I'm sorry about the unwieldy title to this blog - I couldn't think of a shorter snappier way of putting it, but I'll try explain the tricky problem with 'C++ implicit type conversions' that I've managed to solve.
Although I've been living in Gran Canaria for over four years, until recently most of my books were still laying around my flat in cardboard boxes. A few months ago I went to the IKEA sale and picked up two of their 'Linnarp' bookshelves for a good price. I was excited about my 'Linnarps' until I read that building them involved hammering nails, and my DIY phobia cut in. I looked at the size of the nails and thought my tiny hammer from my fret saw set was going to be too small, and I didn't have anything bigger. So I tried to buy a hammer in the Spanish shops and found that they don't seem to do small to medium sized hammers, only what I would regard as quite big hammers. Maybe it is to do with the latin 'macho' mind set. Personally, I would rather not use a hammer at all, than use one that I was unhappy with. So my 'Linnarps' just sat there in their boxes for a few more months, until I went back to the UK for Christmas and was able to buy a nice small Stanley hammer.
After waiting patiently to pick up the right hammer, I returned to Gran Canaria and set to with working on the 'Linnarps' and got them built. I could finally put all my treasured books in bookcases where I could actually find them. My computer books filled a whole 'Linnarp', and one of the ones I like most is 'Compilers - Principles, Techniques and Tools' by Aho, Sethi and Ullman or the Dragon Book. I have the first edition with a red dragon on it (the dragon subsequently went from red to green to purple). The dragon on the cover is a metaphor for conquering complexity in compiler design - a mean looking beast, not like our friendly Kongi. If you want to be a knight who slays dragons and don't want to end up as toast, you had better be pretty well prepared and study things like LALR parsers and so on.
If you love solving very complex compiler implementation problems, then C++ is the language for you! It is arguably the most complex language of all with respect to implementing a compiler, and implementing a language binding for a dynamic language to the C++ api involves dealing with some of those same complexities. One of the big 'dragons' that has been bugging me since I first started working on QtRuby over six years ago, is how to deal with the way you can pass an instance of a certain type as an argument to a C++ method, and as long as there is a constructor which takes the argument and can construct an instance of the same type as the target argument then it will work. So if you pass an 'int' to a method expecting a QVariant, then because there is a QVariant constructor that takes an 'int', the C++ compiler will construct a QVariant from the 'int' for you, and pass that to the method.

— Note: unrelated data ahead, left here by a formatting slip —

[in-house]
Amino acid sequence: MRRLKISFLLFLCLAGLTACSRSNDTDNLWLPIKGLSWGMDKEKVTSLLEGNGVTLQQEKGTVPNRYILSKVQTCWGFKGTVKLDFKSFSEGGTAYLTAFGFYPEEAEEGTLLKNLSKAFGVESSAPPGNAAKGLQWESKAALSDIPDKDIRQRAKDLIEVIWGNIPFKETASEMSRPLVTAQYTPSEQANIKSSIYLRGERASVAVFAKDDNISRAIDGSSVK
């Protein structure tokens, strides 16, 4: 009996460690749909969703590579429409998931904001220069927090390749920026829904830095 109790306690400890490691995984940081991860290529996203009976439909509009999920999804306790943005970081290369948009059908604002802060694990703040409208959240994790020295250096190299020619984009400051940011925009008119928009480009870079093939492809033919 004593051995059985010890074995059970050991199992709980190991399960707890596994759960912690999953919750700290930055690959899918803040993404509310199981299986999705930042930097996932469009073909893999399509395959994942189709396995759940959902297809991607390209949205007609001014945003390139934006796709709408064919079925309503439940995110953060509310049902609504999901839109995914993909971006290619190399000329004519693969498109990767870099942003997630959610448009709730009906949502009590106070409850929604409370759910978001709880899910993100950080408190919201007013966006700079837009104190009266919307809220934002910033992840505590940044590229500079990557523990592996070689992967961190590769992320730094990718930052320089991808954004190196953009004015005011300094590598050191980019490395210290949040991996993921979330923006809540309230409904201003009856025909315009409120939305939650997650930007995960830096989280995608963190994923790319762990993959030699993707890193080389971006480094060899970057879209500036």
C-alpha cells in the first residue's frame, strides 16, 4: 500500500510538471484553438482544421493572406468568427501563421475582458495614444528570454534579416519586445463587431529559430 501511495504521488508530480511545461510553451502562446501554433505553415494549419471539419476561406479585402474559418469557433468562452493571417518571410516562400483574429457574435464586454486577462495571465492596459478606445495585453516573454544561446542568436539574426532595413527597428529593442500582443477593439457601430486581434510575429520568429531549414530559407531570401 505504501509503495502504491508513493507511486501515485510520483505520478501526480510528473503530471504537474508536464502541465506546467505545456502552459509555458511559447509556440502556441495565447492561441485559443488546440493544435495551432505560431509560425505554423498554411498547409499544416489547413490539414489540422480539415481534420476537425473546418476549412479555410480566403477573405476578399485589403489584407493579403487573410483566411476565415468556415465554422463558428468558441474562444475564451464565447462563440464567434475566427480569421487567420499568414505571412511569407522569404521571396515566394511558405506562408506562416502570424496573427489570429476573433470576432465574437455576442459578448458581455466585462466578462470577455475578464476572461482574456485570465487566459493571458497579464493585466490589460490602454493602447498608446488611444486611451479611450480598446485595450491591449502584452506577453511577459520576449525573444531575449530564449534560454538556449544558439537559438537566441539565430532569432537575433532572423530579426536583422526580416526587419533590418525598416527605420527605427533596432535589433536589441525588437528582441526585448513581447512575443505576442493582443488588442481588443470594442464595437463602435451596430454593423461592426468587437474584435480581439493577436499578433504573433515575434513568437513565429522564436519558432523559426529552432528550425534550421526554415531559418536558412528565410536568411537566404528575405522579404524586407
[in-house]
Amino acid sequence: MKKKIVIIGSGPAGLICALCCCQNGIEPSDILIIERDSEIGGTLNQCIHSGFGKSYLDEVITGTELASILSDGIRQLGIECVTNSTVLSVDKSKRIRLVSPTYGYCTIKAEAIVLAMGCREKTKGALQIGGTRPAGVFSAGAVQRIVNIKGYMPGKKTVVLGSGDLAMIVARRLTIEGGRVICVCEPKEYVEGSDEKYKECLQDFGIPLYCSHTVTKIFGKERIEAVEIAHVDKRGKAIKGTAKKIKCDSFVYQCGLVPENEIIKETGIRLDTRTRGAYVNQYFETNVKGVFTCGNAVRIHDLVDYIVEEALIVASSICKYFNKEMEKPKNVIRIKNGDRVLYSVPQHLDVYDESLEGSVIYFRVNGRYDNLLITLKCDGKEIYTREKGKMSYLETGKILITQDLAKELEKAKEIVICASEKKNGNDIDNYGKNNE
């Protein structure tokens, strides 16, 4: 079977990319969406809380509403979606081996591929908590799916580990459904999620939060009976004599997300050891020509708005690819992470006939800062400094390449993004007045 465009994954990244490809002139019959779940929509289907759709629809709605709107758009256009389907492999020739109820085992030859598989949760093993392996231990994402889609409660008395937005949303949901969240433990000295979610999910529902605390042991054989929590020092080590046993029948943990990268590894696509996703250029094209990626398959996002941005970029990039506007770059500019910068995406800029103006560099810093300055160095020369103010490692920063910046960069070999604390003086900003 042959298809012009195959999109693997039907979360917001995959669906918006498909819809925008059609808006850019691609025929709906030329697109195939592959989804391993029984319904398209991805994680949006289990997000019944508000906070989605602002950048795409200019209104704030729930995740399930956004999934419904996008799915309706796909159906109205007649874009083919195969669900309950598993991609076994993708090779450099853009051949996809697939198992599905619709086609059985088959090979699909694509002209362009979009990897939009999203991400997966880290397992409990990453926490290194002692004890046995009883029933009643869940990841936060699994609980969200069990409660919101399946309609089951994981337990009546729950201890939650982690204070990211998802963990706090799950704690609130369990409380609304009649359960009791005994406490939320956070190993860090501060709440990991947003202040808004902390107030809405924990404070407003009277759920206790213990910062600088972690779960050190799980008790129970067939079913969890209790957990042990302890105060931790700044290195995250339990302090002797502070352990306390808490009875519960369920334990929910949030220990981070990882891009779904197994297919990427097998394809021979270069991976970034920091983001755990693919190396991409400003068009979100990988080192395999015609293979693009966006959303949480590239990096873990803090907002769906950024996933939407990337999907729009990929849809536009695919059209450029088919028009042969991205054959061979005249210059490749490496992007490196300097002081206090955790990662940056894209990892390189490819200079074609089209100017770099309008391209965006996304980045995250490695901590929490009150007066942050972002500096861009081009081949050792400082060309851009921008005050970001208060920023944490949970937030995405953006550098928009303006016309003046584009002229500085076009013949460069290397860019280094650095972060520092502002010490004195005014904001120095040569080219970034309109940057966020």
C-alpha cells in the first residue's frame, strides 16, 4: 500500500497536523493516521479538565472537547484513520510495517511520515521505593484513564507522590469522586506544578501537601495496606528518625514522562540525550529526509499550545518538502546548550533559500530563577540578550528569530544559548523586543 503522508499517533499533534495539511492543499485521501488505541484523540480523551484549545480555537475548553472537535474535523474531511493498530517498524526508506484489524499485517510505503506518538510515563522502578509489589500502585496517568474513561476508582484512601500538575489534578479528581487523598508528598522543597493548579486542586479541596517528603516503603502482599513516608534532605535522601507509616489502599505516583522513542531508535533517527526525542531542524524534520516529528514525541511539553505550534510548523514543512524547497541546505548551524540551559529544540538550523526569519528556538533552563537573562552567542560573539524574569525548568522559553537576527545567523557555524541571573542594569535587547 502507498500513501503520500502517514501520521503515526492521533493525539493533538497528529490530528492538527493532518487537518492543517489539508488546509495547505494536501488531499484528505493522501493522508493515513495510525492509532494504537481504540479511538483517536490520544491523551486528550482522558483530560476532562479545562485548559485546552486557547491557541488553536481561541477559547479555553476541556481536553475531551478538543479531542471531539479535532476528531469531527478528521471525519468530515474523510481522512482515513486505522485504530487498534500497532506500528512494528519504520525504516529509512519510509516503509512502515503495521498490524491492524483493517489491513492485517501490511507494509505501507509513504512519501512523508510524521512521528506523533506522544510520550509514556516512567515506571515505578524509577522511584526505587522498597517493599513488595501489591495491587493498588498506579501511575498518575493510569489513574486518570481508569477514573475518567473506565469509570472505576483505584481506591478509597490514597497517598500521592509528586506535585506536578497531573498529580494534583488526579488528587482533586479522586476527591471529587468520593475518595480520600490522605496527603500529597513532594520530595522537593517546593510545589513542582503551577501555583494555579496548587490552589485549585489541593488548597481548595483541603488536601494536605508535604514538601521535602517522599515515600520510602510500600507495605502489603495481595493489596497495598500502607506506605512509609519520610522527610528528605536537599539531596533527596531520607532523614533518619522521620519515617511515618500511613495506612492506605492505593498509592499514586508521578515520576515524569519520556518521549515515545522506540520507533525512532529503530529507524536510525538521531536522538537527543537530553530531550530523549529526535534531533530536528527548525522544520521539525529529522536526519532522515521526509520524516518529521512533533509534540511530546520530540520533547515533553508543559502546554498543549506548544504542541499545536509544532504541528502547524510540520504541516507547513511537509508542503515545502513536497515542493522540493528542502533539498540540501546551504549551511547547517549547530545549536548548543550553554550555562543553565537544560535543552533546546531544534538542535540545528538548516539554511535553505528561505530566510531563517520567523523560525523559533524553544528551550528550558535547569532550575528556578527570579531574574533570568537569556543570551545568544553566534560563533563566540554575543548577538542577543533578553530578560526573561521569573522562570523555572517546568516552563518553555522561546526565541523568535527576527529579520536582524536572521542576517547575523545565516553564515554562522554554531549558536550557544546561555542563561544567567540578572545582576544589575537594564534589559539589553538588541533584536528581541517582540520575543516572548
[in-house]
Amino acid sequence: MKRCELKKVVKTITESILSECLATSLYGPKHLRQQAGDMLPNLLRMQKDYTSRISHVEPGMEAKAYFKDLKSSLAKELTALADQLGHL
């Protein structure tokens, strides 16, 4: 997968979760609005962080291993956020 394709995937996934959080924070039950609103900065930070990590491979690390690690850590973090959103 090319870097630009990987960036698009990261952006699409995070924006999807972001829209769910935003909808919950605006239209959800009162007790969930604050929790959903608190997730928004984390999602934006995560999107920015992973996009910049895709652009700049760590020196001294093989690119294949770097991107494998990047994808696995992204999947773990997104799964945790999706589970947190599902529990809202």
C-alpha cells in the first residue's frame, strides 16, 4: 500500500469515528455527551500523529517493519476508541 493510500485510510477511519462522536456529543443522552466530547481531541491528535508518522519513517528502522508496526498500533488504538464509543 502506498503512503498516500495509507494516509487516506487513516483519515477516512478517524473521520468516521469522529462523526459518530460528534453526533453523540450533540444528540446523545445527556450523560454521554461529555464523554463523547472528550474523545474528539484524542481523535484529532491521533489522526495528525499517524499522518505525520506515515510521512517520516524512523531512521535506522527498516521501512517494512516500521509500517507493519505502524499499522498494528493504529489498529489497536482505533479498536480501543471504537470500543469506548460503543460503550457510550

The code is pretty much the same as it would be in C++, and without implicit type conversions it would look like this, which is just that bit clunkier:
There are several possible ways I had thought of to solve the problem:
The problem seemed pretty intractable, and rather than solving it badly I preferred not to solve it at all, just like I had waited to get hold of exactly the right hammer before assembling my bookshelves. In the end I came up with the idea of looking up and matching possible constructors for argument type conversions from the existing introspection data, which is pretty elegant. As the complete api is described in the Smoke lookup tables, it is possible to find all the info with no changes needed to the Smoke libs. The method matching code first tries to match without looking for implicit type constructors, and only if that fails does it go into a second more expensive phase. That way, the exacting matching for the majority of methods that don't have any implicit conversions should run at much the same speed as before.
In JSmoke you can set a 'Qt.Debug.trace' global variable to add various sorts of debug tracing. One option is 'Qt.Debug.MethodMatches' which show how methods were matched against their argument types. If we look at the output from matching the QByteArray argument in the QPropertyAnimation constructor, it looks like this:
An extra wrinkle in the C++ complexity of implicit argument type conversions is that as well as matching constructors, the compiler will also look for type conversion operators such as 'QImage::operator QVariant()'. So if you pass a QImage to a method expecting an argument type of 'QVariant' it will use the operator method to construct the QVariant. The JSmoke overloaded method resolution code also handles this case as it can dynamically look up and call those operator methods to do the conversions.